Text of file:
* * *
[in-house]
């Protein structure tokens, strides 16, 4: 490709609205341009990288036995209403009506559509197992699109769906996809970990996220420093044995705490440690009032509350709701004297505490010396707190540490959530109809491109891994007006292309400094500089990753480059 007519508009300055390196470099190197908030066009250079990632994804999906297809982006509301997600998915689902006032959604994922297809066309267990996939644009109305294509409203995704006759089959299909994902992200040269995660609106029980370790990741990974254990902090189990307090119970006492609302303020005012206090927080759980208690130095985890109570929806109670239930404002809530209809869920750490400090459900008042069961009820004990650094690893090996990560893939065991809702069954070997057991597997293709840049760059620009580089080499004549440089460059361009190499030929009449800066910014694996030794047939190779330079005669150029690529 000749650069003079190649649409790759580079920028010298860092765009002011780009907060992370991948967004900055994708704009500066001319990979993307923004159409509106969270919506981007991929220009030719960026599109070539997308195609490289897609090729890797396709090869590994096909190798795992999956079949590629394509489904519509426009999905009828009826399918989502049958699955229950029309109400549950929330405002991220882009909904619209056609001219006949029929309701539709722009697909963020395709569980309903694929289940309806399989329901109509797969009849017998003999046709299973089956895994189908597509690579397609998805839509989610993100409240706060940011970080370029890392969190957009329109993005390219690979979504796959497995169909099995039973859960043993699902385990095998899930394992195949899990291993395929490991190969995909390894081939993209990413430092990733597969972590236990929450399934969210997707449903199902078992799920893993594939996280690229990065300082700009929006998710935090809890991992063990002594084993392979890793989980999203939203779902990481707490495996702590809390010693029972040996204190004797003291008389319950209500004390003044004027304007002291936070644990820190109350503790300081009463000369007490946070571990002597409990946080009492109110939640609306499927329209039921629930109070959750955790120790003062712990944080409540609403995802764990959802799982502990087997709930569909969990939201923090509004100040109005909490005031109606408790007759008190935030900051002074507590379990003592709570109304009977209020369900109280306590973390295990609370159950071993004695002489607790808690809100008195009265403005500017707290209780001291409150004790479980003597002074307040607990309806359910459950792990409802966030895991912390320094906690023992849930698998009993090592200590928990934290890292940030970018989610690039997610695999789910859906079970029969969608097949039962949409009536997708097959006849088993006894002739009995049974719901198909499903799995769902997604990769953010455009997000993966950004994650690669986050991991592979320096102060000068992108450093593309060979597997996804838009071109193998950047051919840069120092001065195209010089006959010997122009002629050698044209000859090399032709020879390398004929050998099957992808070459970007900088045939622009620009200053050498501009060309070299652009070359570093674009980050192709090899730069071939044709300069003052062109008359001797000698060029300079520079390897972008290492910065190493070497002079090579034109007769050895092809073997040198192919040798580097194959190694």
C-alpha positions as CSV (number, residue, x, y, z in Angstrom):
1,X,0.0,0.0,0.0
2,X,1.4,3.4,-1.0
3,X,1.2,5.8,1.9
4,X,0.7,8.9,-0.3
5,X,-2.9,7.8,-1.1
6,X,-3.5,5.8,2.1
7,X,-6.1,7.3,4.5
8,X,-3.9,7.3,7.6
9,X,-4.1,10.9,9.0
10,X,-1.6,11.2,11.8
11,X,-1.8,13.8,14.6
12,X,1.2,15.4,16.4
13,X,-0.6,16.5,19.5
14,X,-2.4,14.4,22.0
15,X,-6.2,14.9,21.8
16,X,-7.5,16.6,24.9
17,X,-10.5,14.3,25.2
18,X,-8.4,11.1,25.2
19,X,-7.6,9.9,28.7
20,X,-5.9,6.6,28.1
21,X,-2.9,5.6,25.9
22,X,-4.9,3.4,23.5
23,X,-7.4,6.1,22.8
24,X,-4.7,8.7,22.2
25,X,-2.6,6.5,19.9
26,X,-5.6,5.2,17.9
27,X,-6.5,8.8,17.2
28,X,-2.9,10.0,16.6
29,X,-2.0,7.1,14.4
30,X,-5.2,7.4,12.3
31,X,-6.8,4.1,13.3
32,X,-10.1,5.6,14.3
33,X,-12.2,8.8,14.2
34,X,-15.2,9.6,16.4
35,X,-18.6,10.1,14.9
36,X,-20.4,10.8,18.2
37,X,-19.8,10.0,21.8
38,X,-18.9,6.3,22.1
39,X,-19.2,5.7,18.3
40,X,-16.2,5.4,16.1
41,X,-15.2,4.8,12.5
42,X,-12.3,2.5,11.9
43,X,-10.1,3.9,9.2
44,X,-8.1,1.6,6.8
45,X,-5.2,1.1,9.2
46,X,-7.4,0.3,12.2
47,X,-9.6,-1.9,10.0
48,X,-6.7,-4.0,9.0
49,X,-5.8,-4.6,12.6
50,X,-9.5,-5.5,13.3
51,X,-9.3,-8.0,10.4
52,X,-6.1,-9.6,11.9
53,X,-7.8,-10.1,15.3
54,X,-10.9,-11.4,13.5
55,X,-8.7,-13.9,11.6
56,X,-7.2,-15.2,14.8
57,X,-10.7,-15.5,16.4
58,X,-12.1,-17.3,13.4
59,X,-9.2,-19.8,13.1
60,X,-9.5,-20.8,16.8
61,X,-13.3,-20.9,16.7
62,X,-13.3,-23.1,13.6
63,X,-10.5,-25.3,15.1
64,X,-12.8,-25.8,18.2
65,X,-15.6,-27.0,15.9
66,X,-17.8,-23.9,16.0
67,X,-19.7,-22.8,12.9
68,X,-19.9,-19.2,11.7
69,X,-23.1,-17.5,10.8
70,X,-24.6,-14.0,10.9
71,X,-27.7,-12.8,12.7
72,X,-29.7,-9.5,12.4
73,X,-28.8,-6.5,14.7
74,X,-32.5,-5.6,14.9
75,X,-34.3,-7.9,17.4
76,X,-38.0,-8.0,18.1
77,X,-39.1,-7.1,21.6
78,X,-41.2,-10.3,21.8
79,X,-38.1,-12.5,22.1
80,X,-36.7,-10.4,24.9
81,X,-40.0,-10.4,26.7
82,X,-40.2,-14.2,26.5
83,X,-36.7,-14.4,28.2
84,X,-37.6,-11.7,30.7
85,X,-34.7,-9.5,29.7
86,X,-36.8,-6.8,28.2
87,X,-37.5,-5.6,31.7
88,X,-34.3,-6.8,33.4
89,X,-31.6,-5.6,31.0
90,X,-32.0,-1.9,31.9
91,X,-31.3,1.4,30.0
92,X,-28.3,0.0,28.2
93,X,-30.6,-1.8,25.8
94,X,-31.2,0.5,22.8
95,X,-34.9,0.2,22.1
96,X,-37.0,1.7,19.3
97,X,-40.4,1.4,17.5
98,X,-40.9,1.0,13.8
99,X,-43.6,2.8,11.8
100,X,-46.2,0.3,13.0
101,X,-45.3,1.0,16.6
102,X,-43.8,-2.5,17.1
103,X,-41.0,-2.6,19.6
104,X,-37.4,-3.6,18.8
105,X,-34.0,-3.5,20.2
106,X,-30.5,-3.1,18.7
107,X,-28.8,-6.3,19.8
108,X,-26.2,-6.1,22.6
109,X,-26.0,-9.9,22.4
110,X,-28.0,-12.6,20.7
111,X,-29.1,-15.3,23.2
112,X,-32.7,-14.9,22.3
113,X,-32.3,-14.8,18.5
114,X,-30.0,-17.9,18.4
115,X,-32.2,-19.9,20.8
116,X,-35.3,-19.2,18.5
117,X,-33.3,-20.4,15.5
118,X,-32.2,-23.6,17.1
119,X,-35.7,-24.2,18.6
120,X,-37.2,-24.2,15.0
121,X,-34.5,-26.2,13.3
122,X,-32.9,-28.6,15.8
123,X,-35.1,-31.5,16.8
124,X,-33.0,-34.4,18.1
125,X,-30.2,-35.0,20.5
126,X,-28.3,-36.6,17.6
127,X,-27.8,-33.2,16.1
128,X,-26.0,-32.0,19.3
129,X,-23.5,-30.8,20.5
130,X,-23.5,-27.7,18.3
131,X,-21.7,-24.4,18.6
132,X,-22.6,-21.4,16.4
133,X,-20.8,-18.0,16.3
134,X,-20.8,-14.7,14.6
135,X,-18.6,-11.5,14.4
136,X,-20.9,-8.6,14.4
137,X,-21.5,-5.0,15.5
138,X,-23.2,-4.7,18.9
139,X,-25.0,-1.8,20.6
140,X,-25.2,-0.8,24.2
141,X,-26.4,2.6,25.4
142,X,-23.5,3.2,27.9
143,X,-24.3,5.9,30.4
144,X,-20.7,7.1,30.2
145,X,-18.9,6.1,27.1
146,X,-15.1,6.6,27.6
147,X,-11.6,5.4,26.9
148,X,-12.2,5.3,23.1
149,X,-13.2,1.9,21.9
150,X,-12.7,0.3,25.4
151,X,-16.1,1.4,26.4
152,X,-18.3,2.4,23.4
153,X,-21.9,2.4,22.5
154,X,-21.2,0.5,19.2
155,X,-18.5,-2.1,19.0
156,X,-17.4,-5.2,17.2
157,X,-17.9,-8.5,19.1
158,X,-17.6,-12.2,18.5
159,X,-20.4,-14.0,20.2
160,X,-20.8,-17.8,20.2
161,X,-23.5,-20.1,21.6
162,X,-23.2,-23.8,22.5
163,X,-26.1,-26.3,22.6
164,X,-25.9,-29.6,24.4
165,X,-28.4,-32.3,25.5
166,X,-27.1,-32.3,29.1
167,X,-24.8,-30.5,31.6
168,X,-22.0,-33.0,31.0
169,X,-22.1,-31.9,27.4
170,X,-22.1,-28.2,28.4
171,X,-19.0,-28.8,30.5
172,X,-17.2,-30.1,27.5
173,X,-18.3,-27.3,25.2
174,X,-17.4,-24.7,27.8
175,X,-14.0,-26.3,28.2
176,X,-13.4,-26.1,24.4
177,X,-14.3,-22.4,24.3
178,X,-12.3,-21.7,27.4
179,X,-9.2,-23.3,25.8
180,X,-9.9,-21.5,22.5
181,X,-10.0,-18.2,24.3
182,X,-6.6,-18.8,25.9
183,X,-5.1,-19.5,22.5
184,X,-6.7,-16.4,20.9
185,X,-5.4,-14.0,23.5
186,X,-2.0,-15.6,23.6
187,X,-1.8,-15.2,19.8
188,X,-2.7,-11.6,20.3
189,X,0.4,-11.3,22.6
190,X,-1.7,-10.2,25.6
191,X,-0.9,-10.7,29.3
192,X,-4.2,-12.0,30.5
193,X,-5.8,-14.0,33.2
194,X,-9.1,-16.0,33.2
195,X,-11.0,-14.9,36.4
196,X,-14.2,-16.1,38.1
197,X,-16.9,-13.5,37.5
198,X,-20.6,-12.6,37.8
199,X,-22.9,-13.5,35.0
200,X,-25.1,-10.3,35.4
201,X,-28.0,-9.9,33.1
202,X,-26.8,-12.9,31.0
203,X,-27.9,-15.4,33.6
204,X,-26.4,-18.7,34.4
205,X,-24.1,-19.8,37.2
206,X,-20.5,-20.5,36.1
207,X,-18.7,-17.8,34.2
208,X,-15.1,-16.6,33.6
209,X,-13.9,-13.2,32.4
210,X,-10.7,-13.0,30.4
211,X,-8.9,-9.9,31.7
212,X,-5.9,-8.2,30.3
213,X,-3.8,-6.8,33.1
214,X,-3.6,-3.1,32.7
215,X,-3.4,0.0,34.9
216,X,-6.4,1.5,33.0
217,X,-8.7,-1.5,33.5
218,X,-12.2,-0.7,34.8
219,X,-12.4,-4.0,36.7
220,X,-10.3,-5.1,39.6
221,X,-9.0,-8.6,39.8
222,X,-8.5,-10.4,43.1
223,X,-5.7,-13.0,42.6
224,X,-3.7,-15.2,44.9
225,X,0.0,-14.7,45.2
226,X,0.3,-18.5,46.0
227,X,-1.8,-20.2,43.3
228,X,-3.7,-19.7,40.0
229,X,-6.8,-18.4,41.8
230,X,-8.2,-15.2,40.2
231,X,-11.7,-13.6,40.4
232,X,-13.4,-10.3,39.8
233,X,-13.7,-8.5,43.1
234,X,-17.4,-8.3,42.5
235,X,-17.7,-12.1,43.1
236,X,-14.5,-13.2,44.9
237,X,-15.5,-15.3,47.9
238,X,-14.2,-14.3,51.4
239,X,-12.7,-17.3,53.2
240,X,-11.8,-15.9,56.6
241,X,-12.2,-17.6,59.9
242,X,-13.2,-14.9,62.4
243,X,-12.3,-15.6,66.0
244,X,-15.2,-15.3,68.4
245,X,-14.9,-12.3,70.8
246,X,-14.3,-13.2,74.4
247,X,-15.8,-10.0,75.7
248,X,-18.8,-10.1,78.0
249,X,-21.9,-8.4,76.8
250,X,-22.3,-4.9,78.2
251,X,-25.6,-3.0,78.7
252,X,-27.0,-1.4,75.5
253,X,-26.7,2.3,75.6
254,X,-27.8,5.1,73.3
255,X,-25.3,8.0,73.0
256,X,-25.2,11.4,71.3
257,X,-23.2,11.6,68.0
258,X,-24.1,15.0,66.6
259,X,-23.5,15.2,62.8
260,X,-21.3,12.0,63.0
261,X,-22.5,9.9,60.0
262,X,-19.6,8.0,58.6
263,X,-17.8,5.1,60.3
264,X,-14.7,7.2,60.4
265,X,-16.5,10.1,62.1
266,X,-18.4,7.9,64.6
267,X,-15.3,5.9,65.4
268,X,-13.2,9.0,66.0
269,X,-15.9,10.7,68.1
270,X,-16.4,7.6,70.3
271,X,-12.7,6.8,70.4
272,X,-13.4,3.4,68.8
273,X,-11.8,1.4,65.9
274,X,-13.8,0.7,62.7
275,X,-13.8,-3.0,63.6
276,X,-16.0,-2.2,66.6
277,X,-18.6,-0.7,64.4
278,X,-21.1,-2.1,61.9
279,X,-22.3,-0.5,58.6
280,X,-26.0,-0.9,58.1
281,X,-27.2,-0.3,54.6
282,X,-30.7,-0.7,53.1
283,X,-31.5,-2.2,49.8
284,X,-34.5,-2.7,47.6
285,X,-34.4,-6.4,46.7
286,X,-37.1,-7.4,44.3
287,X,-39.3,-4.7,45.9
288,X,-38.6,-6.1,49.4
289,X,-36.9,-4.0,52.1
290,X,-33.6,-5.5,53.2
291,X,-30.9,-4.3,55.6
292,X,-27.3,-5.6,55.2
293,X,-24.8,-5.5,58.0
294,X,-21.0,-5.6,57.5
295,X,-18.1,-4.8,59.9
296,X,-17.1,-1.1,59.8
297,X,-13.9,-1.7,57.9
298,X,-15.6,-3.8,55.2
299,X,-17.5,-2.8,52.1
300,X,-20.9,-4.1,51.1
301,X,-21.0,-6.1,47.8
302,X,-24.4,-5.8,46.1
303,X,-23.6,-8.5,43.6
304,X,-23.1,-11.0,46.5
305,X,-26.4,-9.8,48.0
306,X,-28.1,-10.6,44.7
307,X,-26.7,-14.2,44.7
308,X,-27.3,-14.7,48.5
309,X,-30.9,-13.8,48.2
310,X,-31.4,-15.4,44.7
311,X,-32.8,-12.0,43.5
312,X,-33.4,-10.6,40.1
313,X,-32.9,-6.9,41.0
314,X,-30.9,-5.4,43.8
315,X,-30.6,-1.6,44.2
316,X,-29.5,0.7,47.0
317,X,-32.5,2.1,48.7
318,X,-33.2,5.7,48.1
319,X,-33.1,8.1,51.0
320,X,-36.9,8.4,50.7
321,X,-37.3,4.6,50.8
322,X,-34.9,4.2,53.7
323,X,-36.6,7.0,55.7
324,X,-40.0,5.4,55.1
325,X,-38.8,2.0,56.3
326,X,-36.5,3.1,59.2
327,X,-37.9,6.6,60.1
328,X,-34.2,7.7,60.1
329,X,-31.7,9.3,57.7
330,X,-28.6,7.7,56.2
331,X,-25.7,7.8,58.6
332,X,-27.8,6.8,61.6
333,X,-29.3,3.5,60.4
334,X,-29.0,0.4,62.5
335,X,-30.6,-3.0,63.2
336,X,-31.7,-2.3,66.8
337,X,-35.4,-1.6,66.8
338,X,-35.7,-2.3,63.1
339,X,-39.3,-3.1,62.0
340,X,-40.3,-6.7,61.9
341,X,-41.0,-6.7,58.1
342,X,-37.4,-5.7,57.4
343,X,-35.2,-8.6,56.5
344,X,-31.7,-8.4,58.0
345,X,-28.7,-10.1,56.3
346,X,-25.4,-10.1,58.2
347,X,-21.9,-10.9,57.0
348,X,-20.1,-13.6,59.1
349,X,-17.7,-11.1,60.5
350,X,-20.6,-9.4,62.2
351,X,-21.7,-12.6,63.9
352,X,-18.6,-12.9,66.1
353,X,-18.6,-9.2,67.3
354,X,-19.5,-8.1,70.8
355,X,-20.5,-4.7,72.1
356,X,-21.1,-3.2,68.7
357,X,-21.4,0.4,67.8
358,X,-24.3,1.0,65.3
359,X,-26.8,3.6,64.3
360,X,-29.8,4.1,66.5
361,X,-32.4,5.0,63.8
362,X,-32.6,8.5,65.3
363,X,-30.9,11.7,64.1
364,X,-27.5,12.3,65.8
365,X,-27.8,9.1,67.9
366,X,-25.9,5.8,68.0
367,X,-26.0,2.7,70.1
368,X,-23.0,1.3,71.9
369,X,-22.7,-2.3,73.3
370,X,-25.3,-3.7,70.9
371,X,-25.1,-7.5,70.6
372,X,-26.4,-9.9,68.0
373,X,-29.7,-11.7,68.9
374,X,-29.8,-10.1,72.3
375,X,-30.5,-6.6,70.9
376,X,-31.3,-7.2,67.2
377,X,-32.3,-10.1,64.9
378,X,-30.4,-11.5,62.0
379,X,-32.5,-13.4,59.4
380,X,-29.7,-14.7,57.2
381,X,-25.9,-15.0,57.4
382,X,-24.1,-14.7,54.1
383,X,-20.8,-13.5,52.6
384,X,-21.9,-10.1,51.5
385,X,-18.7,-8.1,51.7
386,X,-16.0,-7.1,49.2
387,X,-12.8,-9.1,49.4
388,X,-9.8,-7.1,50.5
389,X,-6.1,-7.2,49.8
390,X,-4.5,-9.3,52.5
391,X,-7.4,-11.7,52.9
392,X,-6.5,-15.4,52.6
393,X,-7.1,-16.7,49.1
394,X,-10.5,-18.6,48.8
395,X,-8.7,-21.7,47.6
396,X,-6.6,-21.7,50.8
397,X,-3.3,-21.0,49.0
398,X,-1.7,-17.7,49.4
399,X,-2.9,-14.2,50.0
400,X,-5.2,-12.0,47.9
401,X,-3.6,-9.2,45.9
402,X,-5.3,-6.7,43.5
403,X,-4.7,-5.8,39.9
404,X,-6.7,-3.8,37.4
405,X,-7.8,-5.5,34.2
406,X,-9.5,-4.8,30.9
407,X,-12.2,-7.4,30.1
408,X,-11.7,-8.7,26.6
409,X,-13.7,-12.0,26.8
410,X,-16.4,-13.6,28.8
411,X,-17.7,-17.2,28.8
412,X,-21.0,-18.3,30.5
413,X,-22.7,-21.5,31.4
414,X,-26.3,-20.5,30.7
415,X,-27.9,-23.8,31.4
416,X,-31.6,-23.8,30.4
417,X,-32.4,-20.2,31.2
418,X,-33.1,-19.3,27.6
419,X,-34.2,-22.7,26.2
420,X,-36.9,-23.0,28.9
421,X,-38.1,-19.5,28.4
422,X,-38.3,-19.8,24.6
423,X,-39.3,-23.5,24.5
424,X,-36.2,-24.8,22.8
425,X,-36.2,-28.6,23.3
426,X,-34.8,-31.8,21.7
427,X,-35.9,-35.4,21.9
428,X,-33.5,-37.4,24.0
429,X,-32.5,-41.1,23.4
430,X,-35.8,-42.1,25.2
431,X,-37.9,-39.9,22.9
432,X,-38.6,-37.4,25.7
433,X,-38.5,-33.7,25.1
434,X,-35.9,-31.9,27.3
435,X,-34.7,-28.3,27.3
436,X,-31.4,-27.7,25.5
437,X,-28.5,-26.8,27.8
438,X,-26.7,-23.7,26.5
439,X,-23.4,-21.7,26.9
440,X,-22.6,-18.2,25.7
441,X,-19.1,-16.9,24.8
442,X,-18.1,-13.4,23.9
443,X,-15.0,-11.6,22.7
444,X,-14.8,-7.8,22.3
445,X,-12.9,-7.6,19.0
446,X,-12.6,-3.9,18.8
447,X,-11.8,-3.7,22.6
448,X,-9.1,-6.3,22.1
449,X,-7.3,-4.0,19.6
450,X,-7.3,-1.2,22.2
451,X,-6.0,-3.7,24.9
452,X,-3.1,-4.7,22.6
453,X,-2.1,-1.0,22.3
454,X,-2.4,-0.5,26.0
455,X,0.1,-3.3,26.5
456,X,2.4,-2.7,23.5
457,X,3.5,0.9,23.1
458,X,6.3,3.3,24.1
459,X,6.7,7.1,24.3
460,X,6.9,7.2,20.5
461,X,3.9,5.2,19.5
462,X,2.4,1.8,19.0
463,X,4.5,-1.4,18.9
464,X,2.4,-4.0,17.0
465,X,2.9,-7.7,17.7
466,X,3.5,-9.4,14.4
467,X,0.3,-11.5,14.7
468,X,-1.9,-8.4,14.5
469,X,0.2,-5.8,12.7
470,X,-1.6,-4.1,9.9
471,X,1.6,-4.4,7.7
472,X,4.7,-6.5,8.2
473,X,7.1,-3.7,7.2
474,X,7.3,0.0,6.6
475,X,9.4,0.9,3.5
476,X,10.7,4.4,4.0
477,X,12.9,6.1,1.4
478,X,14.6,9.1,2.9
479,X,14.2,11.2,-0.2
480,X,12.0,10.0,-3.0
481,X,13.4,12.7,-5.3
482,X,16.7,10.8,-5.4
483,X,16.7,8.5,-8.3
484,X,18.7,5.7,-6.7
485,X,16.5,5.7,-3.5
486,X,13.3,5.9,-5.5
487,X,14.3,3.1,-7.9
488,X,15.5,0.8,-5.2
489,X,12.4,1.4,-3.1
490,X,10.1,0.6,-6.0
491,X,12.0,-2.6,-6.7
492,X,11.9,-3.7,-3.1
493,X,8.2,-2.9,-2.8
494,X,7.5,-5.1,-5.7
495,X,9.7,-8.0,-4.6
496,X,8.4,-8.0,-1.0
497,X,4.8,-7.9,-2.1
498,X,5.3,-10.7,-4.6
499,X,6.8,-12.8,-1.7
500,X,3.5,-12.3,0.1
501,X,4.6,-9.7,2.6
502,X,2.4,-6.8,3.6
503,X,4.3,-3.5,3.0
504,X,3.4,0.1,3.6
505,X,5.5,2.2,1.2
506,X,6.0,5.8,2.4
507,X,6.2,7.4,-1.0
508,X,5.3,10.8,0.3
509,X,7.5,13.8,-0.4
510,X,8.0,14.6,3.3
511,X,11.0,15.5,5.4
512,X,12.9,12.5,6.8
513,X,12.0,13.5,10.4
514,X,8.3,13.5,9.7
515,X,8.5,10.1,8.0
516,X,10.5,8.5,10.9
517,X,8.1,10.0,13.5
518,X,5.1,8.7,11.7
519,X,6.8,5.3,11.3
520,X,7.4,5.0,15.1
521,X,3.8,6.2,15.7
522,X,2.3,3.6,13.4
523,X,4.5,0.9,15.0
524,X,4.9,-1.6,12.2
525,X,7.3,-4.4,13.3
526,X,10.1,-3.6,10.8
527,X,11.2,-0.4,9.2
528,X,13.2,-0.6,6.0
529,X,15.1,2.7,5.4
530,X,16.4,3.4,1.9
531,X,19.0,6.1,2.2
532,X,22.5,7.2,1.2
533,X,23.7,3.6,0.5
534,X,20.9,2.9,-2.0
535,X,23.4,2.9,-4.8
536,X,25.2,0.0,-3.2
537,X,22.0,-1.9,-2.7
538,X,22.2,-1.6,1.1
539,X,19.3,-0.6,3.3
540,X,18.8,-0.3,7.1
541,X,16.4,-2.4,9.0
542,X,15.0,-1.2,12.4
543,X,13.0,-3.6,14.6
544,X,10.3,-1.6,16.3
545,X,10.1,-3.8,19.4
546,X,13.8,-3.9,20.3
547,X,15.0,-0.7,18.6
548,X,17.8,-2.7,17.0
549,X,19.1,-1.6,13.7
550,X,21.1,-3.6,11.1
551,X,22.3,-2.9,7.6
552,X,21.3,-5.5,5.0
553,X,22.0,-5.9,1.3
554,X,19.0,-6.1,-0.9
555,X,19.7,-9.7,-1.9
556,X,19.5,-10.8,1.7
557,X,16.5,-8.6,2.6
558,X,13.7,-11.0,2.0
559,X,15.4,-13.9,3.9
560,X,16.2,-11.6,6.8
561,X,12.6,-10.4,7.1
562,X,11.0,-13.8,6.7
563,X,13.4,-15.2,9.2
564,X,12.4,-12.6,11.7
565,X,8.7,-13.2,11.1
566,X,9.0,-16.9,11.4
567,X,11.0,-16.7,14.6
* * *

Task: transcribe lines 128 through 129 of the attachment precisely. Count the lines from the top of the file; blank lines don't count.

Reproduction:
125,X,-30.2,-35.0,20.5
126,X,-28.3,-36.6,17.6